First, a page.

Romans, Chapter 4

What then shall we say that our father Abraham has found, according to flesh?

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For if Abraham was justified by works, he has a boast; but not before God.

For what does the Scripture say? "Abraham believed God, and it was counted to him for righteousness."

But to him working, the reward is not reckoned according to grace, but according to debt.

But to him not working, but believing on Him justifying the ungodly, his faith is counted for righteousness.

Even as David also says of the blessedness of the man to whom God imputes righteousness without works,

[saying], "Blessed are those whose lawlessnesses are forgiven, and whose sins are covered;

blessed [is] the man to whom [the] Lord will in no way impute sin."

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[Is] this blessedness then on the circumcision only, or on the uncircumcision also? For we say that faith was reckoned to Abraham for righteousness.

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How then was it reckoned? Being in circumcision or in uncircumcision? Not in circumcision, but in uncircumcision.

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And he received a sign of circumcision, a seal of the righteousness of the faith [while still] uncircumcised; so that he might be [the] father of all those believing through uncircumcision, for righteousness to be imputed to them also;

and a father of circumcision to those not of the circumcision only, but also to those walking by the steps of the faith of our father Abraham during uncircumcision.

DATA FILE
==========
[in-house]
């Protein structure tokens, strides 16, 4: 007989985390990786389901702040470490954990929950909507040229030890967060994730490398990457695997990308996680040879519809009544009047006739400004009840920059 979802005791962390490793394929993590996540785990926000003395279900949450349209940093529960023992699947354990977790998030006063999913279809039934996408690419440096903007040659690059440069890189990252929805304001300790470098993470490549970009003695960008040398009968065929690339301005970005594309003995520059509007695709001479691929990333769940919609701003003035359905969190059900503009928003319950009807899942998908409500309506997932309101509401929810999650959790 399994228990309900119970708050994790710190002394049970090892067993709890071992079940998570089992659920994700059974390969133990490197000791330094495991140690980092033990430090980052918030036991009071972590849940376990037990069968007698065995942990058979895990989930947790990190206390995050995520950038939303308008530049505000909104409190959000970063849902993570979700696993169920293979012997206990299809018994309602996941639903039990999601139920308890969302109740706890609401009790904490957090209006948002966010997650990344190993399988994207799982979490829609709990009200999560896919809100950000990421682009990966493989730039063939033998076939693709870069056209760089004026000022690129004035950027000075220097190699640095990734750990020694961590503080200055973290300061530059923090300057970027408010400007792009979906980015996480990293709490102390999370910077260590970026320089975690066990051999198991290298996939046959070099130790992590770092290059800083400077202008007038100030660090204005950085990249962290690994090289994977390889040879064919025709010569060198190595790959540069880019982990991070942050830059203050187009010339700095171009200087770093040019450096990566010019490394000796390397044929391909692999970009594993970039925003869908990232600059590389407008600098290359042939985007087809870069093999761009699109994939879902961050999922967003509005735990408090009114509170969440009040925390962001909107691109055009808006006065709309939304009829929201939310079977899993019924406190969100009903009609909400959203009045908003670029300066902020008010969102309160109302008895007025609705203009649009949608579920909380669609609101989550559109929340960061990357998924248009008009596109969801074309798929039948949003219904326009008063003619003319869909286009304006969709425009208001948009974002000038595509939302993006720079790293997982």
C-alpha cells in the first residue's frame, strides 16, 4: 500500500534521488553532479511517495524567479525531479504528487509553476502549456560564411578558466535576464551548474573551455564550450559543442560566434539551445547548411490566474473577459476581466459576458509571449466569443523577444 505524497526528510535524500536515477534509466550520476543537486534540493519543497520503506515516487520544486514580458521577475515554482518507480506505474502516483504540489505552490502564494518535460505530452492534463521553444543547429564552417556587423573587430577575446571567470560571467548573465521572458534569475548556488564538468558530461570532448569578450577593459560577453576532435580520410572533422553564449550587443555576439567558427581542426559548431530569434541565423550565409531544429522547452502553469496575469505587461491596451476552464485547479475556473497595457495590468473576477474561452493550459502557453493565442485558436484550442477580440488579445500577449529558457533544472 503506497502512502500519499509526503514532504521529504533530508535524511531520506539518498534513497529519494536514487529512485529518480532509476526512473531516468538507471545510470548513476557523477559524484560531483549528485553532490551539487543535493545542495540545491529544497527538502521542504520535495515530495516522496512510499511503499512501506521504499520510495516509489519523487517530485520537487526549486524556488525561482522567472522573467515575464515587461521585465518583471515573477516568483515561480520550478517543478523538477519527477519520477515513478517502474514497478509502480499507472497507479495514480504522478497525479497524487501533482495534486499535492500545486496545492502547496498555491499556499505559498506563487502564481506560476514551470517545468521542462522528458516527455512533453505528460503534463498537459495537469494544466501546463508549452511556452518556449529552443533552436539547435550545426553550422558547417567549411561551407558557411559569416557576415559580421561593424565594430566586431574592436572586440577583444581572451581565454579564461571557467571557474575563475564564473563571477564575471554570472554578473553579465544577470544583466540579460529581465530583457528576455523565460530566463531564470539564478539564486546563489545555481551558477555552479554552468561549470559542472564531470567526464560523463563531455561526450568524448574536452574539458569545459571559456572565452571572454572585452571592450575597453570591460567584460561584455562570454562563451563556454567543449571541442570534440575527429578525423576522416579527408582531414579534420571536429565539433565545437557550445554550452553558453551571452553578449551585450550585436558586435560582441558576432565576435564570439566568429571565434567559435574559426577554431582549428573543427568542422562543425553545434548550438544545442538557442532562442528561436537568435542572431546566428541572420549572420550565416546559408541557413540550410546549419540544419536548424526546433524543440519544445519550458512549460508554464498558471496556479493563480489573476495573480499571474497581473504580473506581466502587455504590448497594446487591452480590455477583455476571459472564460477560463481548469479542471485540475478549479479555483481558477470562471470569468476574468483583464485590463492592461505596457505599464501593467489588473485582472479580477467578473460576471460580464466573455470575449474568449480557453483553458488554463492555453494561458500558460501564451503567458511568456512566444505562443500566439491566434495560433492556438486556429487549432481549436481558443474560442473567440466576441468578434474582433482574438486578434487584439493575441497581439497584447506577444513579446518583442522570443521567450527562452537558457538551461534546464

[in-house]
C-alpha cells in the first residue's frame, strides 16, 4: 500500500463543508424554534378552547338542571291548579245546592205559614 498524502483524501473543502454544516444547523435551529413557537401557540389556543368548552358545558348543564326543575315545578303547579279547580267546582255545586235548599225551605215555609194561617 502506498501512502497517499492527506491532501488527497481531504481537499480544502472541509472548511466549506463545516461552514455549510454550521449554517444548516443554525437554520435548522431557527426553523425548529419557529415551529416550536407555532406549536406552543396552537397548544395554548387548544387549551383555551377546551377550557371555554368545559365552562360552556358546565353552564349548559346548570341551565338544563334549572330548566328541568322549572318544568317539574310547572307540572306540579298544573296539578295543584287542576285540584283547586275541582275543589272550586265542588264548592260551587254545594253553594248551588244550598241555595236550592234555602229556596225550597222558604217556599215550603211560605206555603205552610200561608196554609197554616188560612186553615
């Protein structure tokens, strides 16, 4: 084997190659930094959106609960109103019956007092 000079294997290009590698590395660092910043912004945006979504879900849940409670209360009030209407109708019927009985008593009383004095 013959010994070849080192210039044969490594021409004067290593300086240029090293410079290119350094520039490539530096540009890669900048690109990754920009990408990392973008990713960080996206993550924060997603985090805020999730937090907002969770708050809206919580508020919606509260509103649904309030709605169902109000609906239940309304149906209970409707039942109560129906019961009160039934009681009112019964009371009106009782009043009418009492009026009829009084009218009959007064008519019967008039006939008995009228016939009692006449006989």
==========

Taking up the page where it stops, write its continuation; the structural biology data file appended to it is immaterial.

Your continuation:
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For the promise that he should be the heir of the world [was] not to Abraham or to his seed through the Law, but through the righteousness of faith.

For if they of the Law [are] heirs, faith is made void and the promise is made of no effect;

because the Law works out wrath, for where no law is, [there is] no transgression.

Therefore [it is] of faith so that [it might be] according to grace; for the promise to be made sure to all the seed, not only to that which is of the Law, but to that also which is of [the] faith of Abraham, who is the father of us all

(as it has been written, "I have made you a father of many nations") --before God, whom he believed, who makes the dead live, and calls the things [which] do not exist as [though they] do exist.

[For he] who beyond hope believed on hope for him to become the father of many nations (according to that which was spoken, "So your seed shall be").

And not being weak in faith, he did not consider his own body already dead (being about a hundred years old) or the deadening of Sarah's womb.

He did not stagger at the promise of God through unbelief, but was strong in faith, giving glory to God,

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and being fully persuaded that what God had promised, He was also able to perform.

And therefore it was imputed to him for righteousness.

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Now it was not written for him alone that it was imputed to him,

but for us also to whom it is to be imputed, to the ones believing on Him who has raised up Jesus our Lord from the dead;

who was delivered because of our offenses and was raised for our justification.

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